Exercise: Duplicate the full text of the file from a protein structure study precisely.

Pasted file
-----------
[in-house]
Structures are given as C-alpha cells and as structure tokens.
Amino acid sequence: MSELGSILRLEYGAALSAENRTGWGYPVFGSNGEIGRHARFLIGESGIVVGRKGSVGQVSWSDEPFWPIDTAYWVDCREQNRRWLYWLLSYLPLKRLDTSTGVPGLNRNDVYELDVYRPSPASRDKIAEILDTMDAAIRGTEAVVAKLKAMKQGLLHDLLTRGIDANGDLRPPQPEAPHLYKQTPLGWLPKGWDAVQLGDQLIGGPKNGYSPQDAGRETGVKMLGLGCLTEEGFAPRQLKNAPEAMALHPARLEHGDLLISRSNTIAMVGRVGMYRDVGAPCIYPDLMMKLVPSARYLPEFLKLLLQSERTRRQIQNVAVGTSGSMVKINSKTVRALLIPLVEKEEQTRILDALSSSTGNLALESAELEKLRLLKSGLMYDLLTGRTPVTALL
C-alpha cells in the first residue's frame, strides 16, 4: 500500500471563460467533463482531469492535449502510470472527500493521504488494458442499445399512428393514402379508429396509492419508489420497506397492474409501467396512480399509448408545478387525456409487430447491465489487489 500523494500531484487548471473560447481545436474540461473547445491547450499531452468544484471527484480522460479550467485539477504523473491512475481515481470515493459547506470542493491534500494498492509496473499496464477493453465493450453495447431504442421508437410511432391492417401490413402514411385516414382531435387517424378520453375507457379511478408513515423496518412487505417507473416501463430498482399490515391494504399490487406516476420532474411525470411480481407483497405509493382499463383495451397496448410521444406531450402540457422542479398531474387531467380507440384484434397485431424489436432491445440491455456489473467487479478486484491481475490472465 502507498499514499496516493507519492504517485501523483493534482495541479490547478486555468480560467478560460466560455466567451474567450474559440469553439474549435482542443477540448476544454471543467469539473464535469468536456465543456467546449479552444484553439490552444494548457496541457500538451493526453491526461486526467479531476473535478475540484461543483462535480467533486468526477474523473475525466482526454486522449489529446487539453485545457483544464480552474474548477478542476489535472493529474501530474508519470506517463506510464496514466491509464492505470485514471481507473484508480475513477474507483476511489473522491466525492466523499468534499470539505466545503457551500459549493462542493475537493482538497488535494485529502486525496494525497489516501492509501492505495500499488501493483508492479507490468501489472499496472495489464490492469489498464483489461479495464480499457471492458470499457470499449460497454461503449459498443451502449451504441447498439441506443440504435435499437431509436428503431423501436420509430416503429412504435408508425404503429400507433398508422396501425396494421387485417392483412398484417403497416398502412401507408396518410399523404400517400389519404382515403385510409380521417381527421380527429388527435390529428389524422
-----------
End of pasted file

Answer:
[in-house]
Structures are given as C-alpha cells and as structure tokens.
Amino acid sequence: MSELGSILRLEYGAALSAENRTGWGYPVFGSNGEIGRHARFLIGESGIVVGRKGSVGQVSWSDEPFWPIDTAYWVDCREQNRRWLYWLLSYLPLKRLDTSTGVPGLNRNDVYELDVYRPSPASRDKIAEILDTMDAAIRGTEAVVAKLKAMKQGLLHDLLTRGIDANGDLRPPQPEAPHLYKQTPLGWLPKGWDAVQLGDQLIGGPKNGYSPQDAGRETGVKMLGLGCLTEEGFAPRQLKNAPEAMALHPARLEHGDLLISRSNTIAMVGRVGMYRDVGAPCIYPDLMMKLVPSARYLPEFLKLLLQSERTRRQIQNVAVGTSGSMVKINSKTVRALLIPLVEKEEQTRILDALSSSTGNLALESAELEKLRLLKSGLMYDLLTGRTPVTALL
C-alpha cells in the first residue's frame, strides 16, 4: 500500500471563460467533463482531469492535449502510470472527500493521504488494458442499445399512428393514402379508429396509492419508489420497506397492474409501467396512480399509448408545478387525456409487430447491465489487489 500523494500531484487548471473560447481545436474540461473547445491547450499531452468544484471527484480522460479550467485539477504523473491512475481515481470515493459547506470542493491534500494498492509496473499496464477493453465493450453495447431504442421508437410511432391492417401490413402514411385516414382531435387517424378520453375507457379511478408513515423496518412487505417507473416501463430498482399490515391494504399490487406516476420532474411525470411480481407483497405509493382499463383495451397496448410521444406531450402540457422542479398531474387531467380507440384484434397485431424489436432491445440491455456489473467487479478486484491481475490472465 502507498499514499496516493507519492504517485501523483493534482495541479490547478486555468480560467478560460466560455466567451474567450474559440469553439474549435482542443477540448476544454471543467469539473464535469468536456465543456467546449479552444484553439490552444494548457496541457500538451493526453491526461486526467479531476473535478475540484461543483462535480467533486468526477474523473475525466482526454486522449489529446487539453485545457483544464480552474474548477478542476489535472493529474501530474508519470506517463506510464496514466491509464492505470485514471481507473484508480475513477474507483476511489473522491466525492466523499468534499470539505466545503457551500459549493462542493475537493482538497488535494485529502486525496494525497489516501492509501492505495500499488501493483508492479507490468501489472499496472495489464490492469489498464483489461479495464480499457471492458470499457470499449460497454461503449459498443451502449451504441447498439441506443440504435435499437431509436428503431423501436420509430416503429412504435408508425404503429400507433398508422396501425396494421387485417392483412398484417403497416398502412401507408396518410399523404400517400389519404382515403385510409380521417381527421380527429388527435390529428389524422